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SPAIN.

The statistics of strikes in Spain were compiled from the report published by the bureau of social reform of that country. The period covered by this report is for the year January 1.to December 31, 1905.

The following table shows the number of employees in establishments involved in strikes and the number of strikers, by industries and sex of strikers:

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During the year there were 130 strikes reported, in which 20,176 strikers, of whom 19,354 were males and 822 females, were involved. Of the total strikes 46, or 35.4 per cent, were successful; 22, or 16.9 per cent, were partially successful; and 62, or 47.7 per cent, failed. The number of employees involved in strikes which were successful was 3,256, or 16.1 per cent of all strikers; in the partially successful strikes there were 2,726, or 13.5 per cent of all the strikers involved; and 14,194, or 70.4 per cent of all strikers involved, participated in strikes which failed.

Of the total number of male strikers reported, 5,267, or 27.2 per cent, were engaged in the building trades. The mining and quarrying industries come next in order, with 4,652 male strikers.

The following table shows the strikes by industries and results:

RESULTS OF STRIKES IN SPAIN, BY INDUSTRIES, 1905.

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Of all the strikers reported 9,953, or 49.3 per cent, were engaged in the mining and quarrying and the building trades; and 3,610, or 17.9 per cent, were in the metal-working trades.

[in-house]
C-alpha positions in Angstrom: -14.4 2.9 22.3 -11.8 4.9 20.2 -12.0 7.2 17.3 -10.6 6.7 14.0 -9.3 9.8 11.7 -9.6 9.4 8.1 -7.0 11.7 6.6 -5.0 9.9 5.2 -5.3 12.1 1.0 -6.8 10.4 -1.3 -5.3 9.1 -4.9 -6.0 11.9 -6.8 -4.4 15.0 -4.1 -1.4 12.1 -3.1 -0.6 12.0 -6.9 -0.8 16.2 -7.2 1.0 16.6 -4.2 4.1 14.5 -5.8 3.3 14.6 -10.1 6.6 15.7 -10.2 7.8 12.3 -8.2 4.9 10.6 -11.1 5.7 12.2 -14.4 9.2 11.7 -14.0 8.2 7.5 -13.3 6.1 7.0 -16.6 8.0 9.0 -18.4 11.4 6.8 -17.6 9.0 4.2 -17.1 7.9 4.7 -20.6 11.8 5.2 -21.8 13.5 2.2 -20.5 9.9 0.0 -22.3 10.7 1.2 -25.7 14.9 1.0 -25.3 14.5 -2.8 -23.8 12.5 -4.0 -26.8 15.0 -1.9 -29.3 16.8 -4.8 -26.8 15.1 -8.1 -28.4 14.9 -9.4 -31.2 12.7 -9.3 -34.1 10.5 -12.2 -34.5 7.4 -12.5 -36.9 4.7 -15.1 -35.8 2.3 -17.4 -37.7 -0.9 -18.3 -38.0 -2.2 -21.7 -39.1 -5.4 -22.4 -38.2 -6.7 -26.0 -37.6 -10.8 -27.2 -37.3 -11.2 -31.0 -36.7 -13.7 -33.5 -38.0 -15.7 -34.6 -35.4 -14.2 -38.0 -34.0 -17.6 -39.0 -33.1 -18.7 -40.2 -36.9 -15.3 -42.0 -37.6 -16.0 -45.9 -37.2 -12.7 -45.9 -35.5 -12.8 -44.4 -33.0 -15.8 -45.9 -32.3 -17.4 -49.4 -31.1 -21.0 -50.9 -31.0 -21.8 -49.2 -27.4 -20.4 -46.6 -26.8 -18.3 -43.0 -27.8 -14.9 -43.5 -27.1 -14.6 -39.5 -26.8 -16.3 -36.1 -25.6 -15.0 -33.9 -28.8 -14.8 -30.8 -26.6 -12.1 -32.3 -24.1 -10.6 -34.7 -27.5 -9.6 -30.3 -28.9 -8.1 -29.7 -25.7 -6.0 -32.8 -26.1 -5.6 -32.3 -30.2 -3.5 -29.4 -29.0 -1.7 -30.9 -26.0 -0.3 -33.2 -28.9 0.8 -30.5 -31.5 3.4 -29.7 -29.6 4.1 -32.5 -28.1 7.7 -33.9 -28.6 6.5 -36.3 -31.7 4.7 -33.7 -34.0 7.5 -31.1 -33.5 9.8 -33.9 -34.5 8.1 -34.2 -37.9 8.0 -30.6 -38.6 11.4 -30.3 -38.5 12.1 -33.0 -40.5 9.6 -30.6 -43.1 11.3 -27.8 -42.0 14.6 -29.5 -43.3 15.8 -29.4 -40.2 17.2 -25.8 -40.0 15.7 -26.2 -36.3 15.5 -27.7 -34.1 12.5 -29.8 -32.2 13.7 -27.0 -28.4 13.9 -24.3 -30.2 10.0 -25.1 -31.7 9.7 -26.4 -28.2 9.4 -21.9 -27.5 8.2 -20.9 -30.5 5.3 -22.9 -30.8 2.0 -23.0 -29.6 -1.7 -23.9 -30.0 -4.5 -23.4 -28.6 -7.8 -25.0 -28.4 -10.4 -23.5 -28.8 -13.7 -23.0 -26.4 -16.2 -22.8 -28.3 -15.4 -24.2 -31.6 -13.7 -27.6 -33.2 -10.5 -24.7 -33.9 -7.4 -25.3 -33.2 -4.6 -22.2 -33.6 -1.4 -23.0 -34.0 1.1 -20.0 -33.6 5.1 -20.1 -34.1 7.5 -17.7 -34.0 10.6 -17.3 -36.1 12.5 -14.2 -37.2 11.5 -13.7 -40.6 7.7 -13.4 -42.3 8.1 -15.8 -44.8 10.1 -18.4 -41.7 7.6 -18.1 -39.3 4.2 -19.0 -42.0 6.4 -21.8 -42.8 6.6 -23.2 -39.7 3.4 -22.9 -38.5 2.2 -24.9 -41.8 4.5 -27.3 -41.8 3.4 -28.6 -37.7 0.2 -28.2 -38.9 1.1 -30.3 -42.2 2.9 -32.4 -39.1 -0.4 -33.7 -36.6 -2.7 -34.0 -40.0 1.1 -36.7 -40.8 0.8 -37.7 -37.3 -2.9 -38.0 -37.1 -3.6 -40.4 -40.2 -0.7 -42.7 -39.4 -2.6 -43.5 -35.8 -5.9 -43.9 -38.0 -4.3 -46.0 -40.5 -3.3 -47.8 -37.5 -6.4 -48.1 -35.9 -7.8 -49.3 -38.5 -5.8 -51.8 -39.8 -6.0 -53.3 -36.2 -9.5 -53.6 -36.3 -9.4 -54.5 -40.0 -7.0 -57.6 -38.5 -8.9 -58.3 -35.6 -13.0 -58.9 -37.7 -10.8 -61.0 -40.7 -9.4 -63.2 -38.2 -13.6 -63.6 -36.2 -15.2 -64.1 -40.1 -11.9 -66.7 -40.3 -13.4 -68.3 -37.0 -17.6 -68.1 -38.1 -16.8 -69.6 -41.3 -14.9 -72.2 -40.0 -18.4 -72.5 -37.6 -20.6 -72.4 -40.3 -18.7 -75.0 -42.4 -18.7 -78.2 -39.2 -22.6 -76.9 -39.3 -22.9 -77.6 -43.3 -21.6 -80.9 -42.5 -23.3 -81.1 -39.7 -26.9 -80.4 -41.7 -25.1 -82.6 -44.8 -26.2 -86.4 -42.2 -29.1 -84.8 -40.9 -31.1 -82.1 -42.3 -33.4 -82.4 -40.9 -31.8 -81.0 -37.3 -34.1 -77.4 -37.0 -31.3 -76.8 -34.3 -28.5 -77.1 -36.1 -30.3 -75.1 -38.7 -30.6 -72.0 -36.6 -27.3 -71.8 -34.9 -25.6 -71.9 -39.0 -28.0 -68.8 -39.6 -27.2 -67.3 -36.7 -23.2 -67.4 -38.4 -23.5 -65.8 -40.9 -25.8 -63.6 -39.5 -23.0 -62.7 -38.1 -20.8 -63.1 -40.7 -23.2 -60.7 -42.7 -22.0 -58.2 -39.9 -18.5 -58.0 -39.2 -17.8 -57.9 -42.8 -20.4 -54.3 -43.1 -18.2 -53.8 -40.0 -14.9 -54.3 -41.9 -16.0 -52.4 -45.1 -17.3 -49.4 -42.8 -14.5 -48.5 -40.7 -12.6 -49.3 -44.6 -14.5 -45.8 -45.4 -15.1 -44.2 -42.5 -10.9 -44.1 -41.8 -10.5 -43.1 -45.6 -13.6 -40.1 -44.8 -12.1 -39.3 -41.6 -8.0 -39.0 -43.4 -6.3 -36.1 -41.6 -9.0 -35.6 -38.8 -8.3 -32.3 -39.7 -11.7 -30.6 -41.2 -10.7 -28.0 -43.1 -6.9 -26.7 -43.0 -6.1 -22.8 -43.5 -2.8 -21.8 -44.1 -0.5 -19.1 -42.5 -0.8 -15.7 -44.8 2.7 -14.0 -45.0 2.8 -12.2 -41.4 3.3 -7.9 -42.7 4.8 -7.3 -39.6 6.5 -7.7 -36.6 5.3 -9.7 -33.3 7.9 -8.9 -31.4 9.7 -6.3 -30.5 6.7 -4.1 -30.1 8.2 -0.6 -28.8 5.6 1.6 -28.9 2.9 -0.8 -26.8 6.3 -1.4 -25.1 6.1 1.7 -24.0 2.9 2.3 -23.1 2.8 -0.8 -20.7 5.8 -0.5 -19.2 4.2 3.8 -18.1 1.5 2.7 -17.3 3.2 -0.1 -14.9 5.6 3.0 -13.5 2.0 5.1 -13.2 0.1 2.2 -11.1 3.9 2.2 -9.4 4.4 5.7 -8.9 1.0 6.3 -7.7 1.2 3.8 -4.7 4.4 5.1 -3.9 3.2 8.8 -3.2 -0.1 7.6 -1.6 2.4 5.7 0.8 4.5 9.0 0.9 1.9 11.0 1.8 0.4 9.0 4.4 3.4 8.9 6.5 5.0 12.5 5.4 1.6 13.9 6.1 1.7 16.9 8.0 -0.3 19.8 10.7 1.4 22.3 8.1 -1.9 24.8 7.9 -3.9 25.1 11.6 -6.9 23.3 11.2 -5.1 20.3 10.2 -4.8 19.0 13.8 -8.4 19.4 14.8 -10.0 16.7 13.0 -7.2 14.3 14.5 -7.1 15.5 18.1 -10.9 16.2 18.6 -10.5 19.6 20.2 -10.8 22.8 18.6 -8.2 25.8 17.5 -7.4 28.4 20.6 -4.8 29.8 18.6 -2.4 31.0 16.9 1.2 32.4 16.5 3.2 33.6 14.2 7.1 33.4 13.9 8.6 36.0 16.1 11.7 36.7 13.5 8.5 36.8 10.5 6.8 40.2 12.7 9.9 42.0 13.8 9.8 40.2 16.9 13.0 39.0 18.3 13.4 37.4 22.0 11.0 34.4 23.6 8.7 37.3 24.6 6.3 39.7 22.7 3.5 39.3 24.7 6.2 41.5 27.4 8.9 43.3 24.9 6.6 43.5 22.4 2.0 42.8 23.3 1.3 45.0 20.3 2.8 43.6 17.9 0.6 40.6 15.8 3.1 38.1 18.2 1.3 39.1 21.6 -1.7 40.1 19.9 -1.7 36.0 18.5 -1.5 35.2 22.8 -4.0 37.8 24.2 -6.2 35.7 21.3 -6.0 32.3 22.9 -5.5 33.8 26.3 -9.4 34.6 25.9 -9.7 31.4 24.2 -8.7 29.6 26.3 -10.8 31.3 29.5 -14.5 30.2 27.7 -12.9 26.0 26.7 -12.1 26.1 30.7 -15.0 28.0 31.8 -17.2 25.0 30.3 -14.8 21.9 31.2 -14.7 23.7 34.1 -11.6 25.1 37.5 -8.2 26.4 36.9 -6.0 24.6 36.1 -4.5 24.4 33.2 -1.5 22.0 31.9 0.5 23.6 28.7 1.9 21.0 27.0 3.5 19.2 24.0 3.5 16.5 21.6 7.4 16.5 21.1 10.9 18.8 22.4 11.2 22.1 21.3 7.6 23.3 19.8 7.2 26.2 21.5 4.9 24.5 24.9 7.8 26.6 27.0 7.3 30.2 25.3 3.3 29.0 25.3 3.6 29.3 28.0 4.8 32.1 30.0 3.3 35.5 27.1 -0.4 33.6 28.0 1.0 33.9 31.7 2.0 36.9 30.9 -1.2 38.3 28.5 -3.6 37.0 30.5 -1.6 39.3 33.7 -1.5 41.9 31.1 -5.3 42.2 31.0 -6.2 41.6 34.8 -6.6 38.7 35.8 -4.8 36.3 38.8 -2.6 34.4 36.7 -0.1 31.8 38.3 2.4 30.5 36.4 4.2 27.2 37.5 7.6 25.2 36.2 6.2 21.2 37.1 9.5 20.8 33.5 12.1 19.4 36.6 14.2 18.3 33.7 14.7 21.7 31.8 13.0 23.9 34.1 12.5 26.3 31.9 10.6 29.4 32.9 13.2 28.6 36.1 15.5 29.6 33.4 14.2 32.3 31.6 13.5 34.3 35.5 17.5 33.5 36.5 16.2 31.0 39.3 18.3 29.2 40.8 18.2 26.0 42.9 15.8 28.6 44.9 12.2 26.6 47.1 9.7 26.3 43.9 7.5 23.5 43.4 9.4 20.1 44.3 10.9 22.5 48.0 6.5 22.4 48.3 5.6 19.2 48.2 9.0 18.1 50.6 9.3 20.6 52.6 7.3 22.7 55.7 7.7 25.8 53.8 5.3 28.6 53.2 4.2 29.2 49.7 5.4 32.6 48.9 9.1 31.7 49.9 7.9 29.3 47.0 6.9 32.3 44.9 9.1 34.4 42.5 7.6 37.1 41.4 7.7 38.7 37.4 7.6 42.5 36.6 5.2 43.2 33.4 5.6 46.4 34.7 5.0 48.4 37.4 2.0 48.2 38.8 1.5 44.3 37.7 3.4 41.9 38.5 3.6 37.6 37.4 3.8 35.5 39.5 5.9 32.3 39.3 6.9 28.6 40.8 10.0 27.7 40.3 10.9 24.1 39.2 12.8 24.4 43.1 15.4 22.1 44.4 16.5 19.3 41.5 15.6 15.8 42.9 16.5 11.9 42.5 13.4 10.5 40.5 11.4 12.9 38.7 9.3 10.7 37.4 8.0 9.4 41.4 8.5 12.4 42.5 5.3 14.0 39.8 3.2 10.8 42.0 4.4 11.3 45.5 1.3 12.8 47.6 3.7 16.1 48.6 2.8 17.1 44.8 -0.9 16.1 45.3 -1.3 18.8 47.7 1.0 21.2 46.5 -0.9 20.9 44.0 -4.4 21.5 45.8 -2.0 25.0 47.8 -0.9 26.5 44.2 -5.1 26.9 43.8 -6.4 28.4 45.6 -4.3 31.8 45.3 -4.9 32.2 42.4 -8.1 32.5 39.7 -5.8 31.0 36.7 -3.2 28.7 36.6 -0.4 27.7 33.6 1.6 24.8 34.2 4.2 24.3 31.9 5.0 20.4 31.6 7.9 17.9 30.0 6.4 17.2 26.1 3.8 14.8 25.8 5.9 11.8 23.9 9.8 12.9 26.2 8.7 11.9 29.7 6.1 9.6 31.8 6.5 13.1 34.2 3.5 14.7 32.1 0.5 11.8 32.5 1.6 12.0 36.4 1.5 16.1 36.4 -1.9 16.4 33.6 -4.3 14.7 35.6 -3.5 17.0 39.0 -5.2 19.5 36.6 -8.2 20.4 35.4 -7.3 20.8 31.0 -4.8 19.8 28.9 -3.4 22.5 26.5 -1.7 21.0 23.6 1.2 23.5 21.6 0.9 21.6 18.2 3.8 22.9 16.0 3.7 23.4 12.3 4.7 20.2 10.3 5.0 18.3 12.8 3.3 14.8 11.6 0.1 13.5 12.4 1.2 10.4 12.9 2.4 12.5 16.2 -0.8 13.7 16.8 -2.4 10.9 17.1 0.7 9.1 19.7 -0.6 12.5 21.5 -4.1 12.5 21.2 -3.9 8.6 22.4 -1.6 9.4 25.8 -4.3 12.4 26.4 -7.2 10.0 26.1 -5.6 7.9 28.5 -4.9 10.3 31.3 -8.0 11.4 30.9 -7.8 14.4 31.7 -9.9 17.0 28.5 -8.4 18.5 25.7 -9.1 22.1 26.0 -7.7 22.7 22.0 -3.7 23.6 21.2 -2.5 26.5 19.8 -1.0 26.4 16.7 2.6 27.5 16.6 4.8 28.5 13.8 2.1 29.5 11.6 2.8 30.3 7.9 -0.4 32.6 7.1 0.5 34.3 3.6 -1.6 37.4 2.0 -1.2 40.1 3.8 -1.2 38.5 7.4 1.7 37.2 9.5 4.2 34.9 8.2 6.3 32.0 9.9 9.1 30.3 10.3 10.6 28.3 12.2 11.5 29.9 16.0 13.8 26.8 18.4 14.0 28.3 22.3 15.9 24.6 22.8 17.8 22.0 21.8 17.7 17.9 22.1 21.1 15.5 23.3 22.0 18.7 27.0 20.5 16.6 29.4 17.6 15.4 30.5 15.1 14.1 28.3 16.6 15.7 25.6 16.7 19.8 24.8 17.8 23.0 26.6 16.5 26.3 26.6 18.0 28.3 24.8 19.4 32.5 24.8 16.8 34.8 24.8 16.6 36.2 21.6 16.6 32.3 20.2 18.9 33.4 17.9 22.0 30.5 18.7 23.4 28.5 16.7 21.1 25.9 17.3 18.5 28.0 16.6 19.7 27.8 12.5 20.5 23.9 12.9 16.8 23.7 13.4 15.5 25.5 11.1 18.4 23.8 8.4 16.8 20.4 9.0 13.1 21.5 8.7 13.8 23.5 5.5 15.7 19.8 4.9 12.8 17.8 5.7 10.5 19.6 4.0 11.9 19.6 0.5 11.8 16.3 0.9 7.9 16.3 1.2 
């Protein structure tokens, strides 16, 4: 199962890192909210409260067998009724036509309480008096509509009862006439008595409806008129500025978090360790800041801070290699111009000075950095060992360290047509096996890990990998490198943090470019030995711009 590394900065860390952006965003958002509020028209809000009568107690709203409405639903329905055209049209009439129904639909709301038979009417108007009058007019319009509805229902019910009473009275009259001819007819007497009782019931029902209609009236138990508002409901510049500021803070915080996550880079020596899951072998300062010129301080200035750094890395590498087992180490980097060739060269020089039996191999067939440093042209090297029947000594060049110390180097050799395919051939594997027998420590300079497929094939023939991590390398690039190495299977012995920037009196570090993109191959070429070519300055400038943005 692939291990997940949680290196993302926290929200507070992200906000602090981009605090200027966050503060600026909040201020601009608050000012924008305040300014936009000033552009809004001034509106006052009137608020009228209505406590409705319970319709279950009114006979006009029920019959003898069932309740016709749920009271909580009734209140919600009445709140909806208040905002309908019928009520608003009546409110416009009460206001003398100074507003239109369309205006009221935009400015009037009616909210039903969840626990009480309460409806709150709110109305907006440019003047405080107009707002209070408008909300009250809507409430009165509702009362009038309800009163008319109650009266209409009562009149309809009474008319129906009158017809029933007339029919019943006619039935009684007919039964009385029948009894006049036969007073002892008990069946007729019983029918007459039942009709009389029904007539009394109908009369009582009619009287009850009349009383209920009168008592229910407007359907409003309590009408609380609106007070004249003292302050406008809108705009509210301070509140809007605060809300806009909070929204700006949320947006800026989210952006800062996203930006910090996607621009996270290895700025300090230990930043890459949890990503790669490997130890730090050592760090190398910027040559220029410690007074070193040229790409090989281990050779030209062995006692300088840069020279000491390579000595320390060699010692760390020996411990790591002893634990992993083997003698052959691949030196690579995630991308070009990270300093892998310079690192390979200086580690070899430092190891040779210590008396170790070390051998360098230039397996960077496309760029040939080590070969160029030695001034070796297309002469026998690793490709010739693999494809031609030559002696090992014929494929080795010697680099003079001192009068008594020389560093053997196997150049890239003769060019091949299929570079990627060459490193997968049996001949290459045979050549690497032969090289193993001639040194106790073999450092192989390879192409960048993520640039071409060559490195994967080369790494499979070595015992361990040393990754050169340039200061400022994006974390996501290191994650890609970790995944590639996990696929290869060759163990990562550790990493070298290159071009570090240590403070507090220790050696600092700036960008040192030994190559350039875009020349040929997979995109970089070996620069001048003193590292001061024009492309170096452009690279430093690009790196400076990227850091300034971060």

The largest number of strikers in any one industry was found in the building trades, in which 13 per cent were in strikes which were successful, 4.4 per cent were in strikes which were partially success· ful, and 82.6 per cent were in strikes which failed.

The three following tables show, respectively, the strikes for the year, classified according to duration, size of establishments, and the number of strikers involved:

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STRIKES IN SPAIN, BY SIZE OF ESTABLISHMENTS AFFECTED, 1905.

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STRIKES IN SPAIN, BY NUMBER OF STRIKERS INVOLVED, 1903.

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Of the 130 strikes 80, or 61.5 per cent, lasted less than 11 days; and 70, or 53.8 per cent, involved less than 51 strikers.

In 40 strikes, or 30.8 per cent of the total number, wage disputes were the sole cause of strikes; while in 26 others, or 20 per cent, they were one of the causes. In disputes in which wages alone formed the basis of strikes, 30 per cent were successful, 25 per cent partly successful, and 45 per cent failed.

The following table shows the strikes by causes and results:

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CHAPTER V.

THE LAW RELATING TO STRIKES, BLACKLISTING,

BOYCOTTS, ETC.

917

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